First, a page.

An important feature of the middle ages was the rise of literacy. People learnt to read and write Latin and also vernacular languages. Encouragement was provided by a large number of clergy, bureaucrats, lawyers and merchants. They needed some sort of education to carry government activities.Therefore the 14th Century saw the rise of schools.

In Italy even commoners got interested in reading classics. They sent children to higher education. The period saw the emergence of universities at Paris, Naples, Oxford, Cambridge etc. This spread of knowledge created a new approach to thinking and learning.

Reintroduction of Classical Works

While there were classical texts in western Europe at the start of the Renaissance, many had been lost and existed only in the east, in both Christian Constantinople and Muslim states. During the Renaissance many key texts were reintroduced into Europe, whether by merchants taking advantage of the new hunger for old texts, or by scholars who had been invited over to teach. For instance, in 1396 a Chair for teaching Greek was created in Florence. The chosen teacher, Chrysoloras, brought with him a copy of Ptolemy’s Geography from the east. In addition, a huge number of Greek texts and scholars arrived in Europe with the fall of Constantinople in 1453.

The discovery of the Printing Press:

The earliest printed paper in Europe was in 1454, printed on movable type. In 12th century designs were printed on textiles, but books were written by hand. Therefore the spread of knowledge was slow and costly. Gradually people developed the art of printing in Mainz in Germany. Soon, there was a demand for printed books. Within years, presses were introduced all over Europe. Books were produced quickly and cheaply and in greater quantity. This was a revolution of the time. Printing made the spread of literacy easier. This was welcomed by the renaissance leaders as it greatly contributed to the movement.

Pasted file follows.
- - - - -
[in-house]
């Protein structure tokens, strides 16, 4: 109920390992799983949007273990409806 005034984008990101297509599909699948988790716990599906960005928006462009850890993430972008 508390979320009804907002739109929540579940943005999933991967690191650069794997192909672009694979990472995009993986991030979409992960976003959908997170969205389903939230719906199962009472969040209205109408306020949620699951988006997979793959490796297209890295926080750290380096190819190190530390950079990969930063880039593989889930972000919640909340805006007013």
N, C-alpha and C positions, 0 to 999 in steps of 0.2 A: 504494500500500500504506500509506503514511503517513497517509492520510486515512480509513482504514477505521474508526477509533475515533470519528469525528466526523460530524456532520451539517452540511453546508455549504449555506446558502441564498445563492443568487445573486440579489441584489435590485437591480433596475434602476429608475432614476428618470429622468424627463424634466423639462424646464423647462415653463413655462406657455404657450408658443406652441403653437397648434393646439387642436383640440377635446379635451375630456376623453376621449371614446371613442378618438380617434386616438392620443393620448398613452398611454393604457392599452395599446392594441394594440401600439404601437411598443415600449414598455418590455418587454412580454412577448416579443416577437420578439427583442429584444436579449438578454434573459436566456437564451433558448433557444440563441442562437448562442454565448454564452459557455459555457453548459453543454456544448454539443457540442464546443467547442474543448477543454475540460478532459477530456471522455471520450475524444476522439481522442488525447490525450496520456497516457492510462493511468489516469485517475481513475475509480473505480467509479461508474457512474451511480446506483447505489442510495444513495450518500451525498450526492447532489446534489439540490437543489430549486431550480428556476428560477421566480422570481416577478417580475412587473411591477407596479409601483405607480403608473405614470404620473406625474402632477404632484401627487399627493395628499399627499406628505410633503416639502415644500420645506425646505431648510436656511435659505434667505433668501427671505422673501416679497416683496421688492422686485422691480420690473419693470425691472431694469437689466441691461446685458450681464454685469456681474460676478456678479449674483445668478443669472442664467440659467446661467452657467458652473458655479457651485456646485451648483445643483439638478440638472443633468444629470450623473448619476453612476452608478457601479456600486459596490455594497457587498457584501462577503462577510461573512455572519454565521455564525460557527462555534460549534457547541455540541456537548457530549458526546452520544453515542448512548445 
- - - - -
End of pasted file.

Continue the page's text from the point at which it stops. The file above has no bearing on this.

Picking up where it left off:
Patronage of Rulers, Popes and Nobles:

In the 15th century Italian city states came under the rule of influential families. In other states there was republican form, where ruling classes controlled government e.g. Florence and Venice. They spent a lot in construction and sponsoring artistic and intellectual activities. The Medici family dominated the city state of Florence. They controlled European finances and made the state prosperous. Lorenzo patronised arts. Venice was also a centre of renaissance art, supported by its rulers.

King Francis of France, Henry VIII of England patronised scholars and invited them to the court. Popes encouraged the revival of Greek and Roman classics. Pope Nicholas V, asked for classics, for whatever price. He gathered a band of writers, for the job, of translating and composing texts. Pope Leo X was a lover of classical art and literature and donated funds to patronise activities.

The Crusades:

The Crusades were expeditions of Christians, to reconquer the lost areas from infidels. The first crusade was launched in 1088 by Pope Urban. There were 7 more major and some minor crusades. The purpose was to take back Palestine from the Muslims. It was the land where Christ lived and died.

The Crusades failed in their religious purpose, but brought in great effects in culture and economic life of Europe. They encouraged trade and commerce, which made Italian state prosperous. There was contact with the Arab world. Scholars could bring back many texts which were lost, since the Roman Kingdom ended. They translated Greek and Arab writings. People discovered Aristotle’s classics and discussed his views. This encouraged a new era in learning. This contact with the new world brought in new ideas and gave an impetus to Renaissance.

Similarly, geographical discoveries brought in a change in the outlook of Europeans. They developed a spirit of adventure spirit which encouraged the rise of Renaissance.

Trade and Prosperity: